In this ode, Horace lays bare his jealous thoughts. Lydia, probably some lady of the evening, is more taken with young and passionate Telephus than she is with middle-aged Horace. The poet seems to be telling her that this infatuation with Telephus is just a momentary fling. Then he hints about a more lasting relationship, a coupling unbroken by evil quarreling—copula inrupta malis querimoniis.
Perhaps Horace means marriage, and Daniel Garrison in Horace: Epodes and Odes , mentions S. U. Q., an abbreviation often found on the tombs of couples to describe their married life: sine ulla querella: without any quarrels. Perhaps this talk of marriage is just Horace’s way of promising much so that he can move on to the fifth stage of love: the parte quinta in line 16.
According to Porphyrio, Horace’s commentator, love has five stages, which are a bit more explicit than the jump-rope song of ‘first comes love, then comes marriage’—
visu, adloquio, tactu, osculo, concubitu
see, chat, touch, kiss, sex
It is almost as if Horace has used these five stages as a framework to talk about Lydia and Telephus. Lydia sees Telephus’s rosy neck. They drink and fight. There is physical abuse, then wild kissing and Venus, the goddess of love, moistens their lips with her own special ‘nectar.’
There are two interesting words in this ode—interesting because they are ‘lone-survivors.’ By this I mean, scholars have found no other examples of these two words used in a similar way in any other Latin text. There is a Greek term for the lone-surviving word: hapax legomenon, which means ‘once said.’ Lone-survivors occur in poetry in other languages as well. There are many in Beowulf, and, I suppose, lone-survivors are being created today, as poets strive to use words in new and shocking ways that once used will never be used in that same way again.
The two Latin lone-survivors in this ode are irrupta [line 18] and citius [line 20].
Irrupta comes from irrumpo, meaning ‘break, burst, rush into, violate, invade, interrupt.’ Even so, scholars and commentators from antiquity give it an opposite meaning: ‘unbroken.’ Their only example: line 18 from Horace.
The other lone-survivor is citius, which is usually defined as ‘faster,’ ‘sooner.’ Citius is the comparative of citus, which comes form cieo, meaning ‘move, stir, excite, shake.’ Somehow, scholars and commentators have come to define citius in connection with suprema die in line 20 as ‘before the last day.’ To me, ‘faster’ makes sense in this line. Perhaps, I am wrong. Citius, as used by Horace, might not be a lone-survivor at all. Rather, it might just be the non-poet scholar trying to drive some sense into what Horace has said.
Come to think of it, perhaps, this is what happened with irrupta. Did Horace intend a more explicit meaning for the last two lines?
quos irrupta tenet copula nec malis
suprema citius amor solvet die
whom an invading coupling holds and, not by evil
quarreling torn asunder,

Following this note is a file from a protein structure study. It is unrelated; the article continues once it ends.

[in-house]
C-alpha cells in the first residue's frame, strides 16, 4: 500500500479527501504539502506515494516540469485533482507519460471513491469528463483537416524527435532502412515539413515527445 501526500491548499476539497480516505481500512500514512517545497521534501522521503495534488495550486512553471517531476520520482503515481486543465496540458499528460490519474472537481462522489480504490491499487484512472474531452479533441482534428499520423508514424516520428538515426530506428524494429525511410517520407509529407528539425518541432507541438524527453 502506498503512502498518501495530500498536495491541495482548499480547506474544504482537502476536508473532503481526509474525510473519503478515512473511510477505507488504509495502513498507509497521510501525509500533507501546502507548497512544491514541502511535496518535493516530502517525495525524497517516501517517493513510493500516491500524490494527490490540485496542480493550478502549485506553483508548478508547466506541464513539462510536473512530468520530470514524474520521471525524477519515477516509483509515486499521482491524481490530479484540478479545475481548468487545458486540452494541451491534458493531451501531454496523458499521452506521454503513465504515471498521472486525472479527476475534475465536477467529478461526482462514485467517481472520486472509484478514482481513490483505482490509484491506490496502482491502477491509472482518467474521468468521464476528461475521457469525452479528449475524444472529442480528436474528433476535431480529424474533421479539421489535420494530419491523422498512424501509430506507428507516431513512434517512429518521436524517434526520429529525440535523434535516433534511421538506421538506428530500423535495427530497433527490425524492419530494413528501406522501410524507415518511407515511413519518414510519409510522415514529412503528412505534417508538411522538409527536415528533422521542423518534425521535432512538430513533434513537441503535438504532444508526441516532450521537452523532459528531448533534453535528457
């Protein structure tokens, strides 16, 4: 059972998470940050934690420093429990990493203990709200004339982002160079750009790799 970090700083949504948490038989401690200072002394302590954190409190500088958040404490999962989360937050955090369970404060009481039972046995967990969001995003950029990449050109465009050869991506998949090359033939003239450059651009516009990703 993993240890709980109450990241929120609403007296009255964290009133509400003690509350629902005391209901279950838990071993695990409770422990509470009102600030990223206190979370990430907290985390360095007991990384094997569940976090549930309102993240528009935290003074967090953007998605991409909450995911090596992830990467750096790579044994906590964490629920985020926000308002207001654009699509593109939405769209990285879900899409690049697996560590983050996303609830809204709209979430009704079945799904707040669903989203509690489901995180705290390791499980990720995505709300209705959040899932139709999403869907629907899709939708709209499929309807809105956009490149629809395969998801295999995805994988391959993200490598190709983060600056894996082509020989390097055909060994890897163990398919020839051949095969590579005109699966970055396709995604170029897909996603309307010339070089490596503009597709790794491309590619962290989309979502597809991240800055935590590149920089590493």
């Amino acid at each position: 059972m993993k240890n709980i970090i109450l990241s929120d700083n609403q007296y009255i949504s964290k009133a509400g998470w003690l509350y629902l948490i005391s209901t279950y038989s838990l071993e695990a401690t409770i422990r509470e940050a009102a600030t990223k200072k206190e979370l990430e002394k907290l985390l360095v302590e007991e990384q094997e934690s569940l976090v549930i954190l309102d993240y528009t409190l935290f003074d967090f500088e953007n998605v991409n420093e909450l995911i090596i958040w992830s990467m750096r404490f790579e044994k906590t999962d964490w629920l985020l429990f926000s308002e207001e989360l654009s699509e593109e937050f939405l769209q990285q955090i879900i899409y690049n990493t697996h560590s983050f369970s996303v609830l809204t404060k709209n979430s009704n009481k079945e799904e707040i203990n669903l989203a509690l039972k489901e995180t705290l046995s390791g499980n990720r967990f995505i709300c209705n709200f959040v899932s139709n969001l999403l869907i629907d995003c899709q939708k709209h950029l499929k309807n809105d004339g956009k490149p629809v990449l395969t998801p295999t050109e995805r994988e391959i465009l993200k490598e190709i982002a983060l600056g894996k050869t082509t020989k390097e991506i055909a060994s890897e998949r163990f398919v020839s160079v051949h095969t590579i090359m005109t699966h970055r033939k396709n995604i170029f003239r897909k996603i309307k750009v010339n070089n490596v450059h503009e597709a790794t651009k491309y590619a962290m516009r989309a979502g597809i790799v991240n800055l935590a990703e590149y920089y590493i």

does love more quickly loosen on the last day
When you praise Telephus’s rosy neck,
Lydia, Telephus’s waxen arms,
God! my liver swells and seethes
with excruciating bile.
Neither is my reason nor my color
surely set, and tears secretly slip down
my cheeks, a sign I am being consumed
slowly by fires within.
I burn, either when drunken brawls make your
shoulders black and blue, or when some kid,
out of his head, stamps a souvenir mark
with his teeth into your lips.
No, if you do hear me, you won’t wait for
the one who barbarously keeps hurting
your sweet lips, which Venus in ecstacy
moistens with her own nectar.
Those blessed three times or more whom unbroken
bonds hold and whom love, not torn asunder
by nasty squabbling, won’t more quickly free
upon the very last day.
translation © 2010 by James Rumford
Cum tu, Lydia, cervicem roseam Telephi, bracchia cerea Telephi laudas, vae! Iecur meum, bile difficili fervens, tumet!
Tunc, nec mens nec color mihi sede certa manet, et umor in genas furtim labitur, arguens quam penitus ignibus lentis macerer.
Uror, seu rixae inmodicae tibi umeros candidos mero turpar[aver]unt, sive puer furens memorem notam dente labris impressit.
Si me satis audias, non speres laedentem barbare oscula dulcia, quae Venus parte quinta nectaris sui imbuit, perpetuum [futurum esse].
Ter felices et amplius [sunt ii] quos copula irrupta tenet nec amor ‹querimoniis malis divulsus› [eos] die suprema solvet.
[revised March 27, 2015]
Cum tū, Lȳdia, Tēlephī
cervīcem roseam, cērea Tēlephī
laudās bracchia, vae, meum
fervēns dīfficilī bīle tumet iecur.
tunc nec mens mihi nec color
certā sēde manet[manent], ūmor et in genās
furtim lābitur, arguēns
quam lentīs penitus mācerer ignibus.
ūror, seu tibi candidōs
turpārunt umerōs inmodicae merō
rixae, sīve puer furēns
impressit memorem dente labrīs notam.
nōn, sī mē satis audiās,
spērēs perpetuum dulcia barbarē
laedentem oscula, quae Venus
quīntā parte suī nectaris imbuit.
fēlīcēs ter et amplius
quōs irrupta tenet cōpula nec malīs
suprēmā citius solvet amor diē.
:: Latin books by James Rumford ::
For all 102 odes purchase Carpe Diem, Horace De-Poetized, for $11.50 at
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To find out more about Carpe Diem go to the blog of March 26, 2015;
for more about Pericla Thomae Sawyer, go to the blog of November 22, 2016.